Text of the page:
This course provides a theoretical background and practical experience to statistics for psychology and other behavioral sciences. Statistics are the tools we use to summarize and describe the world around us and to explore the causal processes at work. Understanding statistics and how they are used and misused is vital to assimilating information as an informed citizen, as well as pursuing a career in the behavioral sciences or similar fields. In this course, we cover topics including principles of measurement, measures of central tendency and variability, probability and distributions, correlation and regression, hypothesis testing, t-tests, analysis of variance, and chi-square tests. Students may count one of the following courses toward a degree, but not all four: STAT E-100, STAT E-101, STAT E-102, or STAT E-104. The recorded lectures are from the Harvard Faculty of Arts and Sciences course Psychology 1900.

Meet The Author

Max Krasnow

Max Krasnow

Assistant Professor of Psychology, Harvard University

Max Krasnow is an assistant professor of psychology at Harvard. He received his PhD in psychology from the University of California at Santa Barbara in the area of developmental and evolutionary psychology. His research primarily focuses on the evolutionary origins and computational design of the mechanisms underlying human cooperation and social behavior. One line of his research, appearing in the Proceedings of the National Academy of Sciences, has explored how facets of the ancestral information landscape—that the future of any interaction is uncertain—conspire with distinctive features of the hominin social niche to select for organisms that are more generous, trusting, and cooperative than an otherwise rational analysis would predict. In related work, he has shown in a series of behavioral experiments how these and other fundamental components of human social behavior, like our concern for the treatment of others and our punitive sentiments towards bad actors, show intricate design to support the cultivation of mutually beneficial cooperative relationships and to improve their terms when they begin to function poorly. Another research focus concerns adaptations for gathering in human spatial cognition. For decades research in human spatial abilities revealed a robust male advantage in many tasks related to large-scale navigation. Yet, ethnographic surveys and archeological evidence suggests a longstanding sexual division of foraging labor with women engaging in more habitual gathering than men. Krasnow demonstrated that this inconsistency was due to the poor fit between the features of traditional tests of spatial cognition and the features of a spatial memory system designed for gathering.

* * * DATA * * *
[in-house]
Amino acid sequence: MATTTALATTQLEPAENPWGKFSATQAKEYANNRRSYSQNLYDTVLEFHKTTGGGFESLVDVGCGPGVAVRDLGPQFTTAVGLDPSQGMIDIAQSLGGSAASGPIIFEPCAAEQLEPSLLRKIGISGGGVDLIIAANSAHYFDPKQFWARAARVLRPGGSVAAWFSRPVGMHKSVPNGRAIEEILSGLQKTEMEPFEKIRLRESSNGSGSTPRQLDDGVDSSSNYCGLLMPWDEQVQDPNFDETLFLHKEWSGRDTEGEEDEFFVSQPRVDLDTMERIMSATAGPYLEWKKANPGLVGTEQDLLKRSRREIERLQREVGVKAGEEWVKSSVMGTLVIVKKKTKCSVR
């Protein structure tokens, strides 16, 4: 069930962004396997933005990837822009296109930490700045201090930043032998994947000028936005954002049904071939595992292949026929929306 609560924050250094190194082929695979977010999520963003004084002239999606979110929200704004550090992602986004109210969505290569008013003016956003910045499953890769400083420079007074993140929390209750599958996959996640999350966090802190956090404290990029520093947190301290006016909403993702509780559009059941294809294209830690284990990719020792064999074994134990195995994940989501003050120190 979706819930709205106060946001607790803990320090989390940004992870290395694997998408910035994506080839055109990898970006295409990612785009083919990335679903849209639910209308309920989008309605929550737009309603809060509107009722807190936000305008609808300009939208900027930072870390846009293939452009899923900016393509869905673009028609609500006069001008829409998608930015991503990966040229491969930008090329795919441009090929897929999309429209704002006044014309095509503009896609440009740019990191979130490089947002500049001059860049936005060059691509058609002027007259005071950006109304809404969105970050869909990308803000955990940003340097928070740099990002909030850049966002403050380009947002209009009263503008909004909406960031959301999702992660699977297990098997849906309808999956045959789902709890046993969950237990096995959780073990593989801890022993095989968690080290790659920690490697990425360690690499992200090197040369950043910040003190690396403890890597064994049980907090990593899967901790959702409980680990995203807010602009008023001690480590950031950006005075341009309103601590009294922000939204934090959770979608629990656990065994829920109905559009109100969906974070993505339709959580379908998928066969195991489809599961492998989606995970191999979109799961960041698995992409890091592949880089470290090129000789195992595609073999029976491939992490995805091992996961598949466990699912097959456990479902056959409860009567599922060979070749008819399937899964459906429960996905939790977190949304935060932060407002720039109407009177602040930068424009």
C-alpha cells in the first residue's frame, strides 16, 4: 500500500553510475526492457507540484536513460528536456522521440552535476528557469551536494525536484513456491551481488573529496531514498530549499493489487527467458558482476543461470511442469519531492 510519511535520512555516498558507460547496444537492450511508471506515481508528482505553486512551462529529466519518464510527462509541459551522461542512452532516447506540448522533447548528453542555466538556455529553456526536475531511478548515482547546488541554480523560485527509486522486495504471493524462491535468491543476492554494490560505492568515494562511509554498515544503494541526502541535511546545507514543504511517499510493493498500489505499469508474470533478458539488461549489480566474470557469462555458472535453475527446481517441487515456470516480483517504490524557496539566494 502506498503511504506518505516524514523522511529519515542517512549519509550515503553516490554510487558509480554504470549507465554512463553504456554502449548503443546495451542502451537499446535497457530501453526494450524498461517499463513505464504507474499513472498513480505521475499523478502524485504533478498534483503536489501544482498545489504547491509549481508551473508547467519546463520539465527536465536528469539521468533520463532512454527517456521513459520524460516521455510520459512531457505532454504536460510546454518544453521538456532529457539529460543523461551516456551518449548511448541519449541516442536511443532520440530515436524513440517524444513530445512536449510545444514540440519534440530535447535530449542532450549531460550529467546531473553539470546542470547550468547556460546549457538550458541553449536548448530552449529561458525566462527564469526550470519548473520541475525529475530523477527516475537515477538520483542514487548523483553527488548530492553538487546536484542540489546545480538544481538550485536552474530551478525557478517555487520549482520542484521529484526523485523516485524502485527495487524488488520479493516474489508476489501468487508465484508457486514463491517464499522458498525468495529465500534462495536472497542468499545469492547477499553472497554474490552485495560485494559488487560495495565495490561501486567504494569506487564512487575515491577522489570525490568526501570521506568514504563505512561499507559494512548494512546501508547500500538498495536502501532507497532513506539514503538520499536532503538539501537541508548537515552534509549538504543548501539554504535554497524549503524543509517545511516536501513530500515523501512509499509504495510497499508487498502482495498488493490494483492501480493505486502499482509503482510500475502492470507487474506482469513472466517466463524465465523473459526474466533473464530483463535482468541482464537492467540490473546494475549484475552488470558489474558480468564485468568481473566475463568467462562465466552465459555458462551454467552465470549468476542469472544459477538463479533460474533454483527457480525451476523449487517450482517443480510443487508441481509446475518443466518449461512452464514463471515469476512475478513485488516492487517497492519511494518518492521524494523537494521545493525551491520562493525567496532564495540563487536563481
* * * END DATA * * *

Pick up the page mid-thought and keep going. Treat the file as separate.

PhD, University of California Santa Barbara

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